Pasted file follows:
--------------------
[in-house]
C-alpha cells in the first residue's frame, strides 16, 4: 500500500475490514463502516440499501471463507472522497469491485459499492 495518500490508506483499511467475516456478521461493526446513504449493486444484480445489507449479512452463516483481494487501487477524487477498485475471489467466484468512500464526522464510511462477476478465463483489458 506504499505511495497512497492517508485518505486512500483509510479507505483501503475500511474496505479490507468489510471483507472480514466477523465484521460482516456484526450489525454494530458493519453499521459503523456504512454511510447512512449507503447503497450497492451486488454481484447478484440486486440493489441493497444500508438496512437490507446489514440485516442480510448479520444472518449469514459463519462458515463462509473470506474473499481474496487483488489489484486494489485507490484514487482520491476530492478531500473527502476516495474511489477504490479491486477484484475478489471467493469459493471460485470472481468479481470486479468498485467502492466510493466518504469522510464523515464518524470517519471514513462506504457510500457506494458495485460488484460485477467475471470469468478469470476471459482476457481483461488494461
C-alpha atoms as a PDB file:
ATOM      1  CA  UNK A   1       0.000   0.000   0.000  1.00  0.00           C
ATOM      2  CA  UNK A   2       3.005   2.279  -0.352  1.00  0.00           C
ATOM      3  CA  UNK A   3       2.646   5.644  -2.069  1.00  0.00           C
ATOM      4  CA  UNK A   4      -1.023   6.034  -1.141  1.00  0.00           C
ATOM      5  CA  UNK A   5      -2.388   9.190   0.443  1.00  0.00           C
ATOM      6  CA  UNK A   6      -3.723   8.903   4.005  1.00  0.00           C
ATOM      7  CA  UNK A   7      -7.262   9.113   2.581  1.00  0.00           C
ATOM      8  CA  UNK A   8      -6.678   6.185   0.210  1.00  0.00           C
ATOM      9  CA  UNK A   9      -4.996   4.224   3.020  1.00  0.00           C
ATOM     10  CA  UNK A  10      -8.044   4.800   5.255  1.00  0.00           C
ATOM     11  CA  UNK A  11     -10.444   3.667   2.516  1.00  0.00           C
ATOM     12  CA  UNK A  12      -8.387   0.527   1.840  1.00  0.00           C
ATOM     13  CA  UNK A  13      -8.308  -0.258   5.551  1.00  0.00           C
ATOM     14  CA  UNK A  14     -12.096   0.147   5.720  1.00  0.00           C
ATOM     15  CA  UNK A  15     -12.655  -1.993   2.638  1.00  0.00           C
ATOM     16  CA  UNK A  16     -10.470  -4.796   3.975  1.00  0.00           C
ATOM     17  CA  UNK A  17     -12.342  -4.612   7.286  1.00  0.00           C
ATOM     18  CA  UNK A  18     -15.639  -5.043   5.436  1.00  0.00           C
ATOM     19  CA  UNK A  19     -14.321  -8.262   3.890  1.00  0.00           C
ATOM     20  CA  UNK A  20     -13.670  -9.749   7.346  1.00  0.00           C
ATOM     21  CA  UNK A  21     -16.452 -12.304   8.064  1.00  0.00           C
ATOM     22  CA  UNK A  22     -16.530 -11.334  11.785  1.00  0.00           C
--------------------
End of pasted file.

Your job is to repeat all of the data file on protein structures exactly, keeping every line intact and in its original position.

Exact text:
[in-house]
C-alpha cells in the first residue's frame, strides 16, 4: 500500500475490514463502516440499501471463507472522497469491485459499492 495518500490508506483499511467475516456478521461493526446513504449493486444484480445489507449479512452463516483481494487501487477524487477498485475471489467466484468512500464526522464510511462477476478465463483489458 506504499505511495497512497492517508485518505486512500483509510479507505483501503475500511474496505479490507468489510471483507472480514466477523465484521460482516456484526450489525454494530458493519453499521459503523456504512454511510447512512449507503447503497450497492451486488454481484447478484440486486440493489441493497444500508438496512437490507446489514440485516442480510448479520444472518449469514459463519462458515463462509473470506474473499481474496487483488489489484486494489485507490484514487482520491476530492478531500473527502476516495474511489477504490479491486477484484475478489471467493469459493471460485470472481468479481470486479468498485467502492466510493466518504469522510464523515464518524470517519471514513462506504457510500457506494458495485460488484460485477467475471470469468478469470476471459482476457481483461488494461
C-alpha atoms as a PDB file:
ATOM      1  CA  UNK A   1       0.000   0.000   0.000  1.00  0.00           C
ATOM      2  CA  UNK A   2       3.005   2.279  -0.352  1.00  0.00           C
ATOM      3  CA  UNK A   3       2.646   5.644  -2.069  1.00  0.00           C
ATOM      4  CA  UNK A   4      -1.023   6.034  -1.141  1.00  0.00           C
ATOM      5  CA  UNK A   5      -2.388   9.190   0.443  1.00  0.00           C
ATOM      6  CA  UNK A   6      -3.723   8.903   4.005  1.00  0.00           C
ATOM      7  CA  UNK A   7      -7.262   9.113   2.581  1.00  0.00           C
ATOM      8  CA  UNK A   8      -6.678   6.185   0.210  1.00  0.00           C
ATOM      9  CA  UNK A   9      -4.996   4.224   3.020  1.00  0.00           C
ATOM     10  CA  UNK A  10      -8.044   4.800   5.255  1.00  0.00           C
ATOM     11  CA  UNK A  11     -10.444   3.667   2.516  1.00  0.00           C
ATOM     12  CA  UNK A  12      -8.387   0.527   1.840  1.00  0.00           C
ATOM     13  CA  UNK A  13      -8.308  -0.258   5.551  1.00  0.00           C
ATOM     14  CA  UNK A  14     -12.096   0.147   5.720  1.00  0.00           C
ATOM     15  CA  UNK A  15     -12.655  -1.993   2.638  1.00  0.00           C
ATOM     16  CA  UNK A  16     -10.470  -4.796   3.975  1.00  0.00           C
ATOM     17  CA  UNK A  17     -12.342  -4.612   7.286  1.00  0.00           C
ATOM     18  CA  UNK A  18     -15.639  -5.043   5.436  1.00  0.00           C
ATOM     19  CA  UNK A  19     -14.321  -8.262   3.890  1.00  0.00           C
ATOM     20  CA  UNK A  20     -13.670  -9.749   7.346  1.00  0.00           C
ATOM     21  CA  UNK A  21     -16.452 -12.304   8.064  1.00  0.00           C
ATOM     22  CA  UNK A  22     -16.530 -11.334  11.785  1.00  0.00           C